Production costs are not levelized costs, nor are they operating costs. They are market-based costs. From an energy production perspective, production costs are the incremental costs incurred when a facility changes its state from offline to production. Those incremental costs are mostly made up of fuel and fuel handling costs. They also include additional costs for manpower, operating based maintenance and, in the case of US nuclear, waste disposal costs. But for the most part, fuel is the big driver in production costs (after all, a power plant is just an energy conversion device that wastes two thirds of its fuel in the conversion process).

Wind and solar facilities are largely passive machines. They need no costly fuel as feedstock and no incremental manpower to operate. They just sit passively and wait for sun or wind to manufacture energy.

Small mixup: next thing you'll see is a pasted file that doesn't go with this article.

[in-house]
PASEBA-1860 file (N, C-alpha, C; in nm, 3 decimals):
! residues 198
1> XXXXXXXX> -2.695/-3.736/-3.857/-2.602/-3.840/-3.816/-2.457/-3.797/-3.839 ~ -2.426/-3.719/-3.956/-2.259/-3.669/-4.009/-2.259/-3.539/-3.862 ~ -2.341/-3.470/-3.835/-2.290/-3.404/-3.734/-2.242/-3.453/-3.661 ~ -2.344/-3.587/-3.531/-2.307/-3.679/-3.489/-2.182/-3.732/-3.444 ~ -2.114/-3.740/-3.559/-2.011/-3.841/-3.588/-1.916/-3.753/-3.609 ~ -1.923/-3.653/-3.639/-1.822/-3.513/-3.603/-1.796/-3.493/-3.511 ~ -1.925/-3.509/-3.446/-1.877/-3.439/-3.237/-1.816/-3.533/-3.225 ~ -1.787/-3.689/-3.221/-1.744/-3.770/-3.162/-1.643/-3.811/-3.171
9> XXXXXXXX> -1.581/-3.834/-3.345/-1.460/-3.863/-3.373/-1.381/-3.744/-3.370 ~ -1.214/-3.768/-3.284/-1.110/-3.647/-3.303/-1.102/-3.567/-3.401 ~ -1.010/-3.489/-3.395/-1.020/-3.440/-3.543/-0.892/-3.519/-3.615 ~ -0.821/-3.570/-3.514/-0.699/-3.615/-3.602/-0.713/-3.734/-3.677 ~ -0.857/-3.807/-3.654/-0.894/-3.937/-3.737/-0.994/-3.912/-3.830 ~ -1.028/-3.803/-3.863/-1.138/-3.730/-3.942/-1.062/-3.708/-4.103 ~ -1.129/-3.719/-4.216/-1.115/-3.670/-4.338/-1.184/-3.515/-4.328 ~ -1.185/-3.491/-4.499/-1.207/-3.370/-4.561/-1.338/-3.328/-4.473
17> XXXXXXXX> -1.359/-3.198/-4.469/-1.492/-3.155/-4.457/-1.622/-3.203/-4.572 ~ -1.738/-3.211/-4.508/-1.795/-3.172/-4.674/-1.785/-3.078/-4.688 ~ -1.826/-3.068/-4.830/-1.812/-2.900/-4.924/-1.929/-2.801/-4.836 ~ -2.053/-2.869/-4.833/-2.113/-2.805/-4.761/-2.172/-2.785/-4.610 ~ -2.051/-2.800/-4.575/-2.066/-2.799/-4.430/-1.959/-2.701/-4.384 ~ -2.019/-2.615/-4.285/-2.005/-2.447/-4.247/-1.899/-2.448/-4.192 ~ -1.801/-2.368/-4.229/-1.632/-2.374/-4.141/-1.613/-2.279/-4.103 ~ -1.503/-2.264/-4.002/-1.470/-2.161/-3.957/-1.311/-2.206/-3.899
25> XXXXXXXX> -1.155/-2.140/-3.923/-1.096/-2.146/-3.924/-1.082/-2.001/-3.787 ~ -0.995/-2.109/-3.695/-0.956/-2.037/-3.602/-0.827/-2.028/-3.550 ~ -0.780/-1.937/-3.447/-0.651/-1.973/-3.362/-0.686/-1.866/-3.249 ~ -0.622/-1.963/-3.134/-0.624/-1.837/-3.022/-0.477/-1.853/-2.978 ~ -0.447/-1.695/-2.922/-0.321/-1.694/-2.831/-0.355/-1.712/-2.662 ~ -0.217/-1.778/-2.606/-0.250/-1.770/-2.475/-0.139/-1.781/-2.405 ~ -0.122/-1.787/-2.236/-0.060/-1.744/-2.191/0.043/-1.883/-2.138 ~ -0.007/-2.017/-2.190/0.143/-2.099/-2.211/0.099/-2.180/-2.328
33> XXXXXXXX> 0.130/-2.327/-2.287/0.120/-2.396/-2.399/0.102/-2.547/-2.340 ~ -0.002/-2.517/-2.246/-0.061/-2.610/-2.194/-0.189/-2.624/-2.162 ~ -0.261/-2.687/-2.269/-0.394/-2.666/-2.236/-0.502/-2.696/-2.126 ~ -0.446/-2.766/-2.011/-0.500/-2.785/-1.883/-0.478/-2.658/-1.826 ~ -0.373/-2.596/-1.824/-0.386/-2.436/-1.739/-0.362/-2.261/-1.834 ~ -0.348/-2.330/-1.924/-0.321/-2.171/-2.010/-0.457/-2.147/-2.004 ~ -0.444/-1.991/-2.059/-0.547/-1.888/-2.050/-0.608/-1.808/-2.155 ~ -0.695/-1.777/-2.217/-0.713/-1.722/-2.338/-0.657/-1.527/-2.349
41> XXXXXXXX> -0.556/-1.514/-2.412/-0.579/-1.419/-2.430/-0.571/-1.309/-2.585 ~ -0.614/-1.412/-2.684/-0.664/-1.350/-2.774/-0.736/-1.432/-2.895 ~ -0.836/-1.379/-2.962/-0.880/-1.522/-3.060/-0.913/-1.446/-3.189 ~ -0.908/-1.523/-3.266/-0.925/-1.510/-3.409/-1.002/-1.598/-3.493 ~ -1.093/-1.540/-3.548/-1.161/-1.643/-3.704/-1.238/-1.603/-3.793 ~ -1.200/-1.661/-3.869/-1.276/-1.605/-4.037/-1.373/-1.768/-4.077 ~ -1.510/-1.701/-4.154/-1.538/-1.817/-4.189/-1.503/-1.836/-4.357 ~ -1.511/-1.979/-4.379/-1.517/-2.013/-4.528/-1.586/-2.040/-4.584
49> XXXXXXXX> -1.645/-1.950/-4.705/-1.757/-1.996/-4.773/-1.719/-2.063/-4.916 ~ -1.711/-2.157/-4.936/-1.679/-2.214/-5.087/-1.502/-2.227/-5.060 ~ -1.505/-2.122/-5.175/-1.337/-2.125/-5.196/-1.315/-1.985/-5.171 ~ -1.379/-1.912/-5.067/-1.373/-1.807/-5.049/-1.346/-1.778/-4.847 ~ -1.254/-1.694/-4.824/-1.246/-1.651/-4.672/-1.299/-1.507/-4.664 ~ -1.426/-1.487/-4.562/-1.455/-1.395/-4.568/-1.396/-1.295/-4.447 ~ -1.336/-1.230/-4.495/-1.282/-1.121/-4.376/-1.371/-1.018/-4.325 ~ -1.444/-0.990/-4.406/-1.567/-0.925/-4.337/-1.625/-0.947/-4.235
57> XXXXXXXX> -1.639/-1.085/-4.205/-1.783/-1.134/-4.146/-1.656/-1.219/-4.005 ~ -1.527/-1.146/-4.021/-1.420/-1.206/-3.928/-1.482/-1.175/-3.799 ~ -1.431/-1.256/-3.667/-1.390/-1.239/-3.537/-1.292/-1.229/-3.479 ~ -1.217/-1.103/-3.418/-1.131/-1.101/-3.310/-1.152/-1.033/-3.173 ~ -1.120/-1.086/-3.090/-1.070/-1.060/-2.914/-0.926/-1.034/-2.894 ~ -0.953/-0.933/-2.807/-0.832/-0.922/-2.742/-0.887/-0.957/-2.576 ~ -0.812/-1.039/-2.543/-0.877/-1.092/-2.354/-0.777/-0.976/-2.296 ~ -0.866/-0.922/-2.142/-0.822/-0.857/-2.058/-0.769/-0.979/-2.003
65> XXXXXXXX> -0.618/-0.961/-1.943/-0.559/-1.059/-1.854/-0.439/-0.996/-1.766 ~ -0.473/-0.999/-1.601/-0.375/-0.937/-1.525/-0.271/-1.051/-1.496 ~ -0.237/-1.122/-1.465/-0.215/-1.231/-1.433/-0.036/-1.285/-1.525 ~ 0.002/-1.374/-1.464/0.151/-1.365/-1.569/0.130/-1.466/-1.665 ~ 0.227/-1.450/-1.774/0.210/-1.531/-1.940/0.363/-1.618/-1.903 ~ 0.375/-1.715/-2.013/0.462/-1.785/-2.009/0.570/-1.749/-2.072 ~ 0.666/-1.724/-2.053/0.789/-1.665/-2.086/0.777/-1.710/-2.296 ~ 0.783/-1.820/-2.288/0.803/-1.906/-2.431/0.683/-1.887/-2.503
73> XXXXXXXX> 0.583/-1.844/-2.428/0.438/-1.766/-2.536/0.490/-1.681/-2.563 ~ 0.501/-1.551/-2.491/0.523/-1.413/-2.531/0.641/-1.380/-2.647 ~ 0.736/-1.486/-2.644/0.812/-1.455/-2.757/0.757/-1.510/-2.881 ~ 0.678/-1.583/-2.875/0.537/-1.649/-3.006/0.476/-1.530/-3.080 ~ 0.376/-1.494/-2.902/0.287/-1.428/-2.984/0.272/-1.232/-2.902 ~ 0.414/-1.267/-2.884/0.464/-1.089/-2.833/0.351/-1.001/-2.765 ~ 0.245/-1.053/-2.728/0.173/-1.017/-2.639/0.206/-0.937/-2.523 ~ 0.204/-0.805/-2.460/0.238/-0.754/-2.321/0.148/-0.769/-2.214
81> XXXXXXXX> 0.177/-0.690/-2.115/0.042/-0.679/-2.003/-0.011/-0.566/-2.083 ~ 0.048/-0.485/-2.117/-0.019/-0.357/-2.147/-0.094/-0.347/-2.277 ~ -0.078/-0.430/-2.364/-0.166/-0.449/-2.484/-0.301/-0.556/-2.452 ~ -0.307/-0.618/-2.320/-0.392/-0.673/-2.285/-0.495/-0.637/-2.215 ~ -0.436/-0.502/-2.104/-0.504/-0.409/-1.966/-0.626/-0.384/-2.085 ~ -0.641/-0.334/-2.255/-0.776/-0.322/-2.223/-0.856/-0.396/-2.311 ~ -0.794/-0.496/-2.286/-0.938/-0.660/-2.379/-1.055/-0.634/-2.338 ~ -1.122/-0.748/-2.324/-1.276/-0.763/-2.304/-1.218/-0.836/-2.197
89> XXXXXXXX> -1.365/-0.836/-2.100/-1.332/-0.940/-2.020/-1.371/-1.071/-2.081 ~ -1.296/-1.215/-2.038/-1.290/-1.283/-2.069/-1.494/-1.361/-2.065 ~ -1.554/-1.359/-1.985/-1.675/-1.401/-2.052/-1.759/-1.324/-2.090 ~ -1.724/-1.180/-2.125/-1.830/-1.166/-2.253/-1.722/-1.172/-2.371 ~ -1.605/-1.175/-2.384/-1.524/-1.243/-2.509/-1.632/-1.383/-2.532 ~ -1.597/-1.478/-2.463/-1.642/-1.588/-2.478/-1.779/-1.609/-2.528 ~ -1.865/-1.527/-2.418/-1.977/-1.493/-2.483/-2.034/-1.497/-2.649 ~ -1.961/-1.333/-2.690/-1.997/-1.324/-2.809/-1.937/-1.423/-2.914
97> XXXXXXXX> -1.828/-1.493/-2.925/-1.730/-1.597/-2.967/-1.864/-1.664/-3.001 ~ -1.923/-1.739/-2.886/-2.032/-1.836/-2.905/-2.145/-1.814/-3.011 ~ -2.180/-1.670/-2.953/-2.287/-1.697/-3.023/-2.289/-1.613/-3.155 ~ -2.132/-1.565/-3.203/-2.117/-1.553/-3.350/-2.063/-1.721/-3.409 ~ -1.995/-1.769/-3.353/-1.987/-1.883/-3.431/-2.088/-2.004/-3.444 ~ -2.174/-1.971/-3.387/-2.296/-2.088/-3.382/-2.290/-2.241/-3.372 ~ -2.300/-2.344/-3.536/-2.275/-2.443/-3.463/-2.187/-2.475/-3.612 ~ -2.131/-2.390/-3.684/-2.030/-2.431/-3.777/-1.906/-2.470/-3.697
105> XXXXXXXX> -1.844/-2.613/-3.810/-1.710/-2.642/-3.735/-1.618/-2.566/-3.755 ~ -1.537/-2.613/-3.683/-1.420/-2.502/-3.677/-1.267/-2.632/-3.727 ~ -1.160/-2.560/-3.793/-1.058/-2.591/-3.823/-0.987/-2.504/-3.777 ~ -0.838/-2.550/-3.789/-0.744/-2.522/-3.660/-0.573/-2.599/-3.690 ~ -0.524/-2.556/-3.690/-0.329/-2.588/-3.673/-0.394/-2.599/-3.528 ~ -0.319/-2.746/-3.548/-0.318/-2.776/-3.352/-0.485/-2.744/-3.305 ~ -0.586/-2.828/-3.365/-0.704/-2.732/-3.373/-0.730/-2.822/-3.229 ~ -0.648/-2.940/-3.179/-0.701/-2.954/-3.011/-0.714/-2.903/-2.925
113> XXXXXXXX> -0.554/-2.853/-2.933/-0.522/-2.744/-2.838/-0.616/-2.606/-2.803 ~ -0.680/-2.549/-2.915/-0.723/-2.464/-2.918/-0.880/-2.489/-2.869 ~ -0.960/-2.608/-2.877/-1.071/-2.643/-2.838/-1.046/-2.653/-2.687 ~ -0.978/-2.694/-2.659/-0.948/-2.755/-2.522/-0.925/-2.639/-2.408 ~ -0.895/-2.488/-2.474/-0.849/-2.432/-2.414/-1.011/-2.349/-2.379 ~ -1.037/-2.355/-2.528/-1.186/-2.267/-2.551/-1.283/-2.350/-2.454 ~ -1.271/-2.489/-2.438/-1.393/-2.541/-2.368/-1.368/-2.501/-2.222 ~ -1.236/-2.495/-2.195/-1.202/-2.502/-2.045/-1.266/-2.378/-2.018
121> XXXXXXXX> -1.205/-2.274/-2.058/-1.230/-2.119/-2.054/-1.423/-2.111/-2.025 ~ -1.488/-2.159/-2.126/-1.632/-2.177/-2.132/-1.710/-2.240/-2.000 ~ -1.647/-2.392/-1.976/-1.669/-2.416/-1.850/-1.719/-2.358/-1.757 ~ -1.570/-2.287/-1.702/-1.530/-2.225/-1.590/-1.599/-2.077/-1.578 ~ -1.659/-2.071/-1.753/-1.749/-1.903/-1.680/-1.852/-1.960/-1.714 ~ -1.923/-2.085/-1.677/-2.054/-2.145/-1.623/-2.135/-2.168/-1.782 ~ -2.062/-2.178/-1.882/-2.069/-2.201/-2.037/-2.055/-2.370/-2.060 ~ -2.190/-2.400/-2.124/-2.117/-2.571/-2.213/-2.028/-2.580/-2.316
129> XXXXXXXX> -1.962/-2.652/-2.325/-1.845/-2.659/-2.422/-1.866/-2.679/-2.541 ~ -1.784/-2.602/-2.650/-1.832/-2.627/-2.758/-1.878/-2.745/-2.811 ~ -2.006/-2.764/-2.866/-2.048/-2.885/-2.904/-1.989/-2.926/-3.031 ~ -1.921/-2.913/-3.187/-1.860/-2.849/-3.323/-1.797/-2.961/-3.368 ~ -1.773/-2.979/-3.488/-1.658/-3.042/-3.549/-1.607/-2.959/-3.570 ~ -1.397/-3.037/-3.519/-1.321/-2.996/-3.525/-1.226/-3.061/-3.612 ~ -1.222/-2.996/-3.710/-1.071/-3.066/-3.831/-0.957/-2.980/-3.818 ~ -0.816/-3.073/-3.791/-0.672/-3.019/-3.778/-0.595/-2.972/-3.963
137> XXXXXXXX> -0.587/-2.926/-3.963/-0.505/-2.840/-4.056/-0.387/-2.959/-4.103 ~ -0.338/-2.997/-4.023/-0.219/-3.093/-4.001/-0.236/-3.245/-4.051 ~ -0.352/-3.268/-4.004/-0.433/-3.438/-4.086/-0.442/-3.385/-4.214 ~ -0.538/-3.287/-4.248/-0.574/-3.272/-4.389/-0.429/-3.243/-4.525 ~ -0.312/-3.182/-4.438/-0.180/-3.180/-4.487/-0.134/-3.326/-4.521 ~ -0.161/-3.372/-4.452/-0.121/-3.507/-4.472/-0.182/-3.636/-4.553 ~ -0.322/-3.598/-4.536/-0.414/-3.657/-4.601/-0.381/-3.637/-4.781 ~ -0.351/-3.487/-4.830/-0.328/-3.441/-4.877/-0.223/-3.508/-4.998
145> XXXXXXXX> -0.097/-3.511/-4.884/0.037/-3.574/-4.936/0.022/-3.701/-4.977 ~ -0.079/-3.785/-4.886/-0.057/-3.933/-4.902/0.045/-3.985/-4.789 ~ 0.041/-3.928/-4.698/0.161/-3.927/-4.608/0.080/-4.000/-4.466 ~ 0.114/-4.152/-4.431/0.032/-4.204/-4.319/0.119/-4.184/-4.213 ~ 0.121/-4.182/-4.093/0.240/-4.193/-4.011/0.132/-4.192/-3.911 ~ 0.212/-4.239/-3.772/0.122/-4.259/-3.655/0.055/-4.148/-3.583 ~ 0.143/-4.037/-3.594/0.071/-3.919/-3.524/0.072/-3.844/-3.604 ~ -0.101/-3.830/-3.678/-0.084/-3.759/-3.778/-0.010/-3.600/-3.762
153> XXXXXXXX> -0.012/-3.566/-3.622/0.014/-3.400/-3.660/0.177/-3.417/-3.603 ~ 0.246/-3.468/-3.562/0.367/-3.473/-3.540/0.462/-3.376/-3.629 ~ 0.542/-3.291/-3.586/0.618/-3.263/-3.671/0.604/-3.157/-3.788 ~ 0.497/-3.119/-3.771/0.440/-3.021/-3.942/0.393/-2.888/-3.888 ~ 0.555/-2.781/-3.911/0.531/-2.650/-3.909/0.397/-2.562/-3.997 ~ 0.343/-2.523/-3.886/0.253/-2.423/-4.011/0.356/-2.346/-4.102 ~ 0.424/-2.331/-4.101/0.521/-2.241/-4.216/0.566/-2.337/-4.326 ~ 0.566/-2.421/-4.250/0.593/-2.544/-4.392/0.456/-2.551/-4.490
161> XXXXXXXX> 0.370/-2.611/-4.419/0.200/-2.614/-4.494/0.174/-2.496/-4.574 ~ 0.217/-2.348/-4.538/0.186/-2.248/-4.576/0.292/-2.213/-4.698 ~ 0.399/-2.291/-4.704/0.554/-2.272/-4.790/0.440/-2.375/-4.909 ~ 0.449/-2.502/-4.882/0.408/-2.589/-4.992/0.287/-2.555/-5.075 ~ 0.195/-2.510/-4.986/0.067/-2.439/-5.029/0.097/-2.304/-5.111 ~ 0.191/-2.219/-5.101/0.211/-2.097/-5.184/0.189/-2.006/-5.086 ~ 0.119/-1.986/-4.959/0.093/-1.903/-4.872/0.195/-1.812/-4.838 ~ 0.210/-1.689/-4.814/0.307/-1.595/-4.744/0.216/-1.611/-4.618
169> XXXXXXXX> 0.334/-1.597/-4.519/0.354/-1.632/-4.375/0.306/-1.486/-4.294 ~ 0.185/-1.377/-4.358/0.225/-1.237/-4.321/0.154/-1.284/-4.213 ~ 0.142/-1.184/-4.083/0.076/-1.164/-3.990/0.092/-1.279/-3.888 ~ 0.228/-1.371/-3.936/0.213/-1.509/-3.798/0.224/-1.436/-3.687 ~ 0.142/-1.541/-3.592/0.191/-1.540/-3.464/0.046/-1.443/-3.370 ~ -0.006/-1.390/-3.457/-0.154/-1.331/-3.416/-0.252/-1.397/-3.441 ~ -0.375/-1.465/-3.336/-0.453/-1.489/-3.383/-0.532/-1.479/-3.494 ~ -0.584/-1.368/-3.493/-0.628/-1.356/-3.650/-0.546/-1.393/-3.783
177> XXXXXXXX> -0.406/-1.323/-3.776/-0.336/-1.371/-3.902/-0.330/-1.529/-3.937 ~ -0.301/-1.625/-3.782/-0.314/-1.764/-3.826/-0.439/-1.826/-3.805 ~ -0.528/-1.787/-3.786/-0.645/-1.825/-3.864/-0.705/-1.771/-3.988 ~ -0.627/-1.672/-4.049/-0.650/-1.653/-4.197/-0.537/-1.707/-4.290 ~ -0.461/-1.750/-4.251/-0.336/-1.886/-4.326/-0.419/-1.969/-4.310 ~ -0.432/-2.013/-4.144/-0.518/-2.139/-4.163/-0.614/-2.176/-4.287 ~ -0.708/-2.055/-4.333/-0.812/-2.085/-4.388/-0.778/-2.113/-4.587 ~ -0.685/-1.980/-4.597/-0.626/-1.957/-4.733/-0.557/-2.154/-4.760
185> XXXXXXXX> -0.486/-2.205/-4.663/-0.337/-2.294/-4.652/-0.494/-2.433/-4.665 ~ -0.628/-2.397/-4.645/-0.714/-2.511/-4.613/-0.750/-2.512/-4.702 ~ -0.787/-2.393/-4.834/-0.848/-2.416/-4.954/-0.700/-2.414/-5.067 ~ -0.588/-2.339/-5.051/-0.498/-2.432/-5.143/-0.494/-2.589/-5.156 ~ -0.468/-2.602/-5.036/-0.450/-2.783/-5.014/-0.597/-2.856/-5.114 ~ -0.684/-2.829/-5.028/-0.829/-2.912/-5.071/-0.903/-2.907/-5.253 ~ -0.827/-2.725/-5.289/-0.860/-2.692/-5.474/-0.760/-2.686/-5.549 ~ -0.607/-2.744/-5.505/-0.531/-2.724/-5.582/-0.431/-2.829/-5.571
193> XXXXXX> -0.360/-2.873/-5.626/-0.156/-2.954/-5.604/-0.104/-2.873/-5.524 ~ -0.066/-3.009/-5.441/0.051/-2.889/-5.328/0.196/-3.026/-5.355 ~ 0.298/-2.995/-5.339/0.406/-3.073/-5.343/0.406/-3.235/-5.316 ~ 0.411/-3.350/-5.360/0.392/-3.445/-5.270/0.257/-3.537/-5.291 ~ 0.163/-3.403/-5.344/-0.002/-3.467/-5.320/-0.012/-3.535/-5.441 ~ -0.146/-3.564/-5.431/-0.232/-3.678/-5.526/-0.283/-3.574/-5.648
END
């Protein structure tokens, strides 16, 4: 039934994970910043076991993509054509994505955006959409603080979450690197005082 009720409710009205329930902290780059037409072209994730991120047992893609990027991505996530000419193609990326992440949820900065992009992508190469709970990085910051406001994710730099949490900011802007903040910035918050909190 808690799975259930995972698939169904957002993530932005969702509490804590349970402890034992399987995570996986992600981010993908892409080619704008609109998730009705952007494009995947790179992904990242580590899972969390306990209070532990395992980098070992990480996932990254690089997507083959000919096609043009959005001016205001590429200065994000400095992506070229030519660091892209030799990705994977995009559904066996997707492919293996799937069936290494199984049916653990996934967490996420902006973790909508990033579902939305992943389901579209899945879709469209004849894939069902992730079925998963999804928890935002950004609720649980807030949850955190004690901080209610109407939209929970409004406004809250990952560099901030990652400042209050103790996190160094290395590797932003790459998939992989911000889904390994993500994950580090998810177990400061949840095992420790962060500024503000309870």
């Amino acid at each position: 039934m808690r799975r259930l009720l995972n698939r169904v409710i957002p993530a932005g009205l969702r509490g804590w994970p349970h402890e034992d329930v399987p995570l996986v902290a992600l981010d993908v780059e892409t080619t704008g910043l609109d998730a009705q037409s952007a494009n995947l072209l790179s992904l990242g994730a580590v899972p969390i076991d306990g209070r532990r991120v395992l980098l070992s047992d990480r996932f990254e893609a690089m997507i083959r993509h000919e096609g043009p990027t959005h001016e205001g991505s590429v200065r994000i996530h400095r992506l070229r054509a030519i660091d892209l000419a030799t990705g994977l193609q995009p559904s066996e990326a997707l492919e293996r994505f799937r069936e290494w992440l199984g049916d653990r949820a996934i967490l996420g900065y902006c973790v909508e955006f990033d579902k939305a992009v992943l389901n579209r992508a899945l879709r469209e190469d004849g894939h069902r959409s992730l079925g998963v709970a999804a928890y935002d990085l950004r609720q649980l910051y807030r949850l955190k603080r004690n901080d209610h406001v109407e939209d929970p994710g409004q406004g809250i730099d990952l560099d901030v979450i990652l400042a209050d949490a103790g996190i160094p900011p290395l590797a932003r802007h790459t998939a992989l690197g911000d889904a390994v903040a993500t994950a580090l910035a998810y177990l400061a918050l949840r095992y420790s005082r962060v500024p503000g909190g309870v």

Carder Dimitroff adds: 

First, the US has no feed-in tariffs for solar or for wind. There are negotiated power purchase agreements scattered about, but no formal feed-in tariffs exist like we see in Europe.

Second, no grid has an over abundance of solar power needed to spark the imagination suggested. At best, solar acts as a peaker. It is difficult to imagine a case where solar could supplant base loaded production. It is also difficult to magically arrive at a point where there is no cash flow. Investors would have throttled back before reaching this point.

Third, the case you cite for solar is extreme and hypothetical. But it has happened for wind. The locational marginal price has blown past zero on several occasions. But that was a signal there was a problem with transportation, not production. It was also a signal that higher cost producers refused to respond to market signals and as such, they refused to exit.

What does "h" mean?

Anonymous comments: 

Japan's fossil-fueled generation remains high because of continuing nuclear plant outages. Because Japan's thermal energy is imported, solar is beginning to look cheap.